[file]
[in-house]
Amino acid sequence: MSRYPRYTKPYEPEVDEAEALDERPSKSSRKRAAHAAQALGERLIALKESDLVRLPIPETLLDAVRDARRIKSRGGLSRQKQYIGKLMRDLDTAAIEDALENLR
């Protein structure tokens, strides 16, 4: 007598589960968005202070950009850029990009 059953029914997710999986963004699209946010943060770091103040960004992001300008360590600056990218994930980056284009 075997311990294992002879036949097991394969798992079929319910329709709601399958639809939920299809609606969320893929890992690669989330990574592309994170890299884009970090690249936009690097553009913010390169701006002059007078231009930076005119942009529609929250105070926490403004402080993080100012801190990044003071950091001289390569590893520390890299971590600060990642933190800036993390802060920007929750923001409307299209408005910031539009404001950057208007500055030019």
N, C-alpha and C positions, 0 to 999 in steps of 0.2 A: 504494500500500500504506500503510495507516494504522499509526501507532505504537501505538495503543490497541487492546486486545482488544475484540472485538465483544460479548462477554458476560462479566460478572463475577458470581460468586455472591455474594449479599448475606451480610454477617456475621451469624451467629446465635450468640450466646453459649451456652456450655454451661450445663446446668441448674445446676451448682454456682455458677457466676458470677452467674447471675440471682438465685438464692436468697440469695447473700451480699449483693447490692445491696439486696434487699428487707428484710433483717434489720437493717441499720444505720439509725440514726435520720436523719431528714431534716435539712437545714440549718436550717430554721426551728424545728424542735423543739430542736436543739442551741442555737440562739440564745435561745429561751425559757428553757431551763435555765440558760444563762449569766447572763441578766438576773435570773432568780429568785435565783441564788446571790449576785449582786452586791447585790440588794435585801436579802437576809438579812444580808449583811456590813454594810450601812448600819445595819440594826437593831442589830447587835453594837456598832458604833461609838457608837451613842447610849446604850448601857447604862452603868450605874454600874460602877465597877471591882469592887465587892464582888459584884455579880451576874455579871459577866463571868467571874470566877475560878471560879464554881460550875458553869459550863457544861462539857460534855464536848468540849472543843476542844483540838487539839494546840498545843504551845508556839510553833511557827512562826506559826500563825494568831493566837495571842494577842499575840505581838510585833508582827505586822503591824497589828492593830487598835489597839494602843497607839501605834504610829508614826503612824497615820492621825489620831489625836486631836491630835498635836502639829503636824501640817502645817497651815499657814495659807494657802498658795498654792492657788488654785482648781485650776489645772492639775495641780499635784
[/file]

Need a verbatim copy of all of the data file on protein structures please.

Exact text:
[in-house]
Amino acid sequence: MSRYPRYTKPYEPEVDEAEALDERPSKSSRKRAAHAAQALGERLIALKESDLVRLPIPETLLDAVRDARRIKSRGGLSRQKQYIGKLMRDLDTAAIEDALENLR
């Protein structure tokens, strides 16, 4: 007598589960968005202070950009850029990009 059953029914997710999986963004699209946010943060770091103040960004992001300008360590600056990218994930980056284009 075997311990294992002879036949097991394969798992079929319910329709709601399958639809939920299809609606969320893929890992690669989330990574592309994170890299884009970090690249936009690097553009913010390169701006002059007078231009930076005119942009529609929250105070926490403004402080993080100012801190990044003071950091001289390569590893520390890299971590600060990642933190800036993390802060920007929750923001409307299209408005910031539009404001950057208007500055030019």
N, C-alpha and C positions, 0 to 999 in steps of 0.2 A: 504494500500500500504506500503510495507516494504522499509526501507532505504537501505538495503543490497541487492546486486545482488544475484540472485538465483544460479548462477554458476560462479566460478572463475577458470581460468586455472591455474594449479599448475606451480610454477617456475621451469624451467629446465635450468640450466646453459649451456652456450655454451661450445663446446668441448674445446676451448682454456682455458677457466676458470677452467674447471675440471682438465685438464692436468697440469695447473700451480699449483693447490692445491696439486696434487699428487707428484710433483717434489720437493717441499720444505720439509725440514726435520720436523719431528714431534716435539712437545714440549718436550717430554721426551728424545728424542735423543739430542736436543739442551741442555737440562739440564745435561745429561751425559757428553757431551763435555765440558760444563762449569766447572763441578766438576773435570773432568780429568785435565783441564788446571790449576785449582786452586791447585790440588794435585801436579802437576809438579812444580808449583811456590813454594810450601812448600819445595819440594826437593831442589830447587835453594837456598832458604833461609838457608837451613842447610849446604850448601857447604862452603868450605874454600874460602877465597877471591882469592887465587892464582888459584884455579880451576874455579871459577866463571868467571874470566877475560878471560879464554881460550875458553869459550863457544861462539857460534855464536848468540849472543843476542844483540838487539839494546840498545843504551845508556839510553833511557827512562826506559826500563825494568831493566837495571842494577842499575840505581838510585833508582827505586822503591824497589828492593830487598835489597839494602843497607839501605834504610829508614826503612824497615820492621825489620831489625836486631836491630835498635836502639829503636824501640817502645817497651815499657814495659807494657802498658795498654792492657788488654785482648781485650776489645772492639775495641780499635784